Research shows cranial osteopathic treatment influences cerebral circulation & enhances parasympathetic modulation.
A study published in the American Journal of Osteopathic Medicine (December 2011) confirms what many osteopaths have claimed for many years, that the method known as 4th ventricular compression – or 4VC (see below) results in statistically significant physiological changes.
The study evaluated two well known techniques, described in the study as a/ ‘augmentation’ and b/ ‘suppression’ – compared with a ‘sham’ treatment method
These two words describe methods that either attempt to :
a/ Enhance/reinforce the flexion/extension motions at the sphenobasilar symphysis. The method involved: ‘using the standard vault hold. With the participant lying supine on a table, the operator (S.T.S.) sat 8 to 10 inches away from the head of the table. With forearms resting comfortably on the head of the table, he then lightly contacted the sides of the participant’s head with both hands, using the palmar surface of all his fingers and palms but not the thumbs. The index and middle fingers were placed bilaterally on the greater wings of the sphenoid bones, while the ring and little fingers were placed on the lateral angles of the occiput. The operator encouraged both flexion and extension by enhancing the motion of the sphenoid and occiput bones with his own hands.’ (Nicholas & Nicholas 2008)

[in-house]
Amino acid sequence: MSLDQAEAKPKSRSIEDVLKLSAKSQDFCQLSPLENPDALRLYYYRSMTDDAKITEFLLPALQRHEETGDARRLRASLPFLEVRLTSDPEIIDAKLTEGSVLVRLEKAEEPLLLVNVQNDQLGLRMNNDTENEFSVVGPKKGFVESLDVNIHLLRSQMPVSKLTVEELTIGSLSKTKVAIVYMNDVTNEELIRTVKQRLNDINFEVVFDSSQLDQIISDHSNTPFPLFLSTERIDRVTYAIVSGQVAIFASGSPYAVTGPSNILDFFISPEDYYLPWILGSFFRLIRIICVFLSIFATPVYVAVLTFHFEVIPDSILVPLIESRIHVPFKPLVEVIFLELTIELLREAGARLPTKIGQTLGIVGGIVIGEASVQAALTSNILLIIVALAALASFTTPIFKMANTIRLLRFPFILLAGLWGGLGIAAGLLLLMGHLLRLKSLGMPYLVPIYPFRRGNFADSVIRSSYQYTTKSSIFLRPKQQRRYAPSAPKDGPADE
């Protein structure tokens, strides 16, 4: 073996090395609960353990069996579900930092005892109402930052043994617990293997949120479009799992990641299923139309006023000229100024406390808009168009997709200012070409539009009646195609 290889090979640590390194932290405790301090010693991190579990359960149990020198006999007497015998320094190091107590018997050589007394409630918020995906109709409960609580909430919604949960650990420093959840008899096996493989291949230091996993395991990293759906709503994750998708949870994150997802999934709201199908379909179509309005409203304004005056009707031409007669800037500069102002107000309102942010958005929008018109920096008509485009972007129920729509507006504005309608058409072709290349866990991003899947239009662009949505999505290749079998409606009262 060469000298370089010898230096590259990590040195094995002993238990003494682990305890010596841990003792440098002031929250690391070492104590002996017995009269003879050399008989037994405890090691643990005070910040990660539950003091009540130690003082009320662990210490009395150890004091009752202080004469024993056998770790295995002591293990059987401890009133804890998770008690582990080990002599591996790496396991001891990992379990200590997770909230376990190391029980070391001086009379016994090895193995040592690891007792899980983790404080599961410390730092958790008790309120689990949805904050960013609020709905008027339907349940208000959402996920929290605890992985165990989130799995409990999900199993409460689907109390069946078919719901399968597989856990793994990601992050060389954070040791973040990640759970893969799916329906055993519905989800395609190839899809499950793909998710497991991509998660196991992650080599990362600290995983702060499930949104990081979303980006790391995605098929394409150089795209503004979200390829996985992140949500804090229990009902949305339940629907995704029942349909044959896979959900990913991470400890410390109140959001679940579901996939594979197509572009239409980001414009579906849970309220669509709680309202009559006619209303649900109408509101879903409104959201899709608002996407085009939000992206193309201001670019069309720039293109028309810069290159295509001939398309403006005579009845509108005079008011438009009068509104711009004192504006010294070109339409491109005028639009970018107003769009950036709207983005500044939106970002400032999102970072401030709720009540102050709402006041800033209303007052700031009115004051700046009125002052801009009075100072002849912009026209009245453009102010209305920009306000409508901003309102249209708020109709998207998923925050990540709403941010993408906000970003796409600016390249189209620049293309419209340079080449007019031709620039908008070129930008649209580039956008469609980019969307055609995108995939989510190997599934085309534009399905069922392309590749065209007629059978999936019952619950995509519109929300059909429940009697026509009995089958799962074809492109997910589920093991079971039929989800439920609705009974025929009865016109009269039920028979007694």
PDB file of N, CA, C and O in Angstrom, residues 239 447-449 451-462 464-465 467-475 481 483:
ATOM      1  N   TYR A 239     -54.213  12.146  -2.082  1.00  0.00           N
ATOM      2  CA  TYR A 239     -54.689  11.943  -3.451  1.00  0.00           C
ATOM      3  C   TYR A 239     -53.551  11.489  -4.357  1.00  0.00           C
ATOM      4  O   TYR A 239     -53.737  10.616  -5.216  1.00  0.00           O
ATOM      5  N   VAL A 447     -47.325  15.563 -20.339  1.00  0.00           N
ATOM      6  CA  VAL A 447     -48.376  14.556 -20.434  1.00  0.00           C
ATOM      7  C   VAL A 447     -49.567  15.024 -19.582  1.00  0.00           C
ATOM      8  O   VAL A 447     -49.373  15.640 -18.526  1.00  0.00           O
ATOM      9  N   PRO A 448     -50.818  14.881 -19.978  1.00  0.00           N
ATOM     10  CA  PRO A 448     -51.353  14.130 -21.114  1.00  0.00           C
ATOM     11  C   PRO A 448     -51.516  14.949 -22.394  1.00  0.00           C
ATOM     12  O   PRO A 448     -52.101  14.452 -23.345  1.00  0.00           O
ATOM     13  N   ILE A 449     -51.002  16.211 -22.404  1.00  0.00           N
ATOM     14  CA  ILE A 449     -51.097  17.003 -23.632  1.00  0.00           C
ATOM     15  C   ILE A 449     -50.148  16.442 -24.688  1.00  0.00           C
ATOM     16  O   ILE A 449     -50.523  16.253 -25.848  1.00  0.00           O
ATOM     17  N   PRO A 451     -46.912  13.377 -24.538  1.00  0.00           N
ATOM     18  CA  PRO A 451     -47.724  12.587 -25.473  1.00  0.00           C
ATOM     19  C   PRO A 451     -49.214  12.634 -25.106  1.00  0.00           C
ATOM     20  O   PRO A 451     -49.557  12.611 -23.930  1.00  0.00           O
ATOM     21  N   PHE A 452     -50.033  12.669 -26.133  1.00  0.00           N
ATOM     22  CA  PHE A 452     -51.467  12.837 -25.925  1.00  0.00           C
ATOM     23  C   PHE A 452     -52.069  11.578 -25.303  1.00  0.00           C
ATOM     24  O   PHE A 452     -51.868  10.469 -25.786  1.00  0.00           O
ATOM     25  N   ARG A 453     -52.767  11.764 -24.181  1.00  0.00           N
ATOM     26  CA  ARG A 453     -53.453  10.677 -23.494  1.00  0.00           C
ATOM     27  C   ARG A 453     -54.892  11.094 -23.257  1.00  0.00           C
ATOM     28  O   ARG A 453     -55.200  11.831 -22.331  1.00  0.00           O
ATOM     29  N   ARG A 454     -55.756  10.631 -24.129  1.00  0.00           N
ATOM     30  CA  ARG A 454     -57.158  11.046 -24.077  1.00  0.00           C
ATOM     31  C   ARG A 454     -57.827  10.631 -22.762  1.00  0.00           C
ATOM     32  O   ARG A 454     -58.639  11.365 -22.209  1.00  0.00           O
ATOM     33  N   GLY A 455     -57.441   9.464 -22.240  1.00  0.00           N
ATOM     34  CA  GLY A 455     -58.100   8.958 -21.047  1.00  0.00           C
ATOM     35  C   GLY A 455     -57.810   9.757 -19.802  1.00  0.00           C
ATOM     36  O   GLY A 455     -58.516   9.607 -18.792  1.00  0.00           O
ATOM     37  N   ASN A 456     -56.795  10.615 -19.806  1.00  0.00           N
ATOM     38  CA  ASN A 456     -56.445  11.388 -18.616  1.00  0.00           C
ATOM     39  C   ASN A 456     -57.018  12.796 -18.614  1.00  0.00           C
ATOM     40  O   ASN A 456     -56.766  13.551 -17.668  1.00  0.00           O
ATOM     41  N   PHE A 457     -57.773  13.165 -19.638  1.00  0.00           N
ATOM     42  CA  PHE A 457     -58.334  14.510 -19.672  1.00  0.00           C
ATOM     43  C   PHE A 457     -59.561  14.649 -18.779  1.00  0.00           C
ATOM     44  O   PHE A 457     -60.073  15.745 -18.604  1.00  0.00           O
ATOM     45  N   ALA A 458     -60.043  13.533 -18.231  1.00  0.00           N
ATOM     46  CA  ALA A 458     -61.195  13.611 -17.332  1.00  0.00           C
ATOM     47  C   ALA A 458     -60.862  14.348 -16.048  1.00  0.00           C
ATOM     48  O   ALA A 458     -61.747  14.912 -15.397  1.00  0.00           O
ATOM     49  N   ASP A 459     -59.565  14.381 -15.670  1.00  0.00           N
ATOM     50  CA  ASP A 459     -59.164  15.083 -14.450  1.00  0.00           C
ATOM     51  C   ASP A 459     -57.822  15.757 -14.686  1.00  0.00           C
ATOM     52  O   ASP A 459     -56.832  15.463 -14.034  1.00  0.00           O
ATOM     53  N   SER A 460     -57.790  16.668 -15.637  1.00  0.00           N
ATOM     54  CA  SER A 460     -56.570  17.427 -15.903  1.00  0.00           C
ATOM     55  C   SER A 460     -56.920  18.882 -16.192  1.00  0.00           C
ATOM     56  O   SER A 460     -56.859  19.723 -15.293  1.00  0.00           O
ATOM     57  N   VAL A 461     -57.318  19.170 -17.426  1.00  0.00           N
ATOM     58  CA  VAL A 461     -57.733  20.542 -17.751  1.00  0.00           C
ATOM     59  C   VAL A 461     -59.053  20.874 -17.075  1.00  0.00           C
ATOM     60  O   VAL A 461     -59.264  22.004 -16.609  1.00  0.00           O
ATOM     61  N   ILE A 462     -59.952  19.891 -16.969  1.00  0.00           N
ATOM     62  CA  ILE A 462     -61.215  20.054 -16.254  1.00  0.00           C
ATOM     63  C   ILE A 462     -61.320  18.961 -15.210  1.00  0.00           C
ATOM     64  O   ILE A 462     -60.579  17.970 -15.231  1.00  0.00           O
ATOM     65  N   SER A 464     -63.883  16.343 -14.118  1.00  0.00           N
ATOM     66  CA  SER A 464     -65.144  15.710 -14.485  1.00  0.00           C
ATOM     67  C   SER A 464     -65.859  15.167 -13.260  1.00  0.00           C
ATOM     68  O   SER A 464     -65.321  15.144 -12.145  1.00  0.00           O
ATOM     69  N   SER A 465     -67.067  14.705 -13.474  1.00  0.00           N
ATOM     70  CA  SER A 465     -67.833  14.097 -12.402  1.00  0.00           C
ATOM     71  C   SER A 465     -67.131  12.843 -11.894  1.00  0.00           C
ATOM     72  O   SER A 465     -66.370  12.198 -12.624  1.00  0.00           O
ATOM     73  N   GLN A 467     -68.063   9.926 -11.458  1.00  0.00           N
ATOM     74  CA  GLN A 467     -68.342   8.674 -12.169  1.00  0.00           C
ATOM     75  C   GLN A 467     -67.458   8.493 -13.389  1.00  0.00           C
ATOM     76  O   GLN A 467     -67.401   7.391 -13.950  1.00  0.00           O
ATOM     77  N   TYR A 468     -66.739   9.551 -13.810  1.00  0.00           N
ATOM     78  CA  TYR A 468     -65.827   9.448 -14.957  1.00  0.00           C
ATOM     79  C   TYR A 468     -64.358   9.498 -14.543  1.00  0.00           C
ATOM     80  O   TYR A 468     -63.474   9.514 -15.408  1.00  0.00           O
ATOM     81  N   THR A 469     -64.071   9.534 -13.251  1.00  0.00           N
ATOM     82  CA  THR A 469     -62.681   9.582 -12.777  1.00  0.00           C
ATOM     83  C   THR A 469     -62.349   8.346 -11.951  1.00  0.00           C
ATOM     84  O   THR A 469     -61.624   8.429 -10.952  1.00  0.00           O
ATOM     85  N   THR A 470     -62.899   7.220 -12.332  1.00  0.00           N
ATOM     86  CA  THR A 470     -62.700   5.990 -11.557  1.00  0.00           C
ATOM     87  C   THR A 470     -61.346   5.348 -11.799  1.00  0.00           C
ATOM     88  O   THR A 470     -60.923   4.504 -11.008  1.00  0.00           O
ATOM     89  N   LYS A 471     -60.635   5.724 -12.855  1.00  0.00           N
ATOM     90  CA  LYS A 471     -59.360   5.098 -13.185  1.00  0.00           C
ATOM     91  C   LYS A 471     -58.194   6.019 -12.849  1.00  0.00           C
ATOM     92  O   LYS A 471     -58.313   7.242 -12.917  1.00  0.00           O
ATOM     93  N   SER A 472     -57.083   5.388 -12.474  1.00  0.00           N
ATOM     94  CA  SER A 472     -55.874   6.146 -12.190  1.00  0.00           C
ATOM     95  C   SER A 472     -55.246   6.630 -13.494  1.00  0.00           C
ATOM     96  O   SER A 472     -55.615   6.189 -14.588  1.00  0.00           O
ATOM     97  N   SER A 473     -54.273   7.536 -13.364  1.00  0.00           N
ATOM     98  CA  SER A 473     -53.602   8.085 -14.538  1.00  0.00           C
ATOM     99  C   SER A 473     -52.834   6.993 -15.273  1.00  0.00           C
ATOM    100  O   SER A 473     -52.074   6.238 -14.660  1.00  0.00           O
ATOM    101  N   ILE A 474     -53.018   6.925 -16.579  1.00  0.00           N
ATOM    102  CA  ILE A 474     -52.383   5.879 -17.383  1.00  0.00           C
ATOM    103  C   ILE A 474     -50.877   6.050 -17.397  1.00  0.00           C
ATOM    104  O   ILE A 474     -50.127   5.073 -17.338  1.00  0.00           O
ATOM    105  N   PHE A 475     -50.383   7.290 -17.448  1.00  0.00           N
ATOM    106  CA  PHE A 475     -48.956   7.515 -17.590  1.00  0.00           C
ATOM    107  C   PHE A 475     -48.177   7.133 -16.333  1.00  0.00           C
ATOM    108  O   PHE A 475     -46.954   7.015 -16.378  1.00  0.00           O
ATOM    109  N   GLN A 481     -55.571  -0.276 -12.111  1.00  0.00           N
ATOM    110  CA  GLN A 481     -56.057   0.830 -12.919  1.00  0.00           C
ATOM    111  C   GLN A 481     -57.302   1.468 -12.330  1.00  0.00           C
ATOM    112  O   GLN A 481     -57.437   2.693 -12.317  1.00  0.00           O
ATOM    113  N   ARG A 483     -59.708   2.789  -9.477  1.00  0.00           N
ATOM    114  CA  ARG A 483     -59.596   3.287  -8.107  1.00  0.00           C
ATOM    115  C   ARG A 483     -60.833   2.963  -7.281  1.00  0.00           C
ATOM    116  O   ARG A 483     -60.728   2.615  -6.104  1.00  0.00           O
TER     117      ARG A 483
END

b/ Reduce/retard those motions, by means of ‘prohibiting flexion movement and enhancing extension movement of the cranial base and the petrous portions of the temporal bones’
The findings of the study concludes that:
These and numerous other cranial methods, together with a background that evaluates the theoretical models and practical evidence, are detailed in my book :
CRANIAL MANIPULATION : THEORY & PRACTICE
- 5 CHAPTERS + APPENDICES + VIDEOS – ARE FREE TO DOWNLOAD
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- 1. A brief historical perspective. FREE TO DOWNLOAD
- 2. Cranial fundamentals revisited
- 6. Cranial movement: mechanical and subtle
- 7. Cranial bones: assessment and manipulation
- 8. Cranial implications of muscular and fascial distress
- 9. Assessment and treatment of key cranially associated muscles
- 10. Positional release and cranial pain and dysfunction
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- 12. Clinical applications of cranial manipulation
Nicholas AS, Nicholas EA, eds. Atlas of Osteopathic Techniques. Philadelphia, PA: Lippincott Williams & Wilkins; 2008:475-495.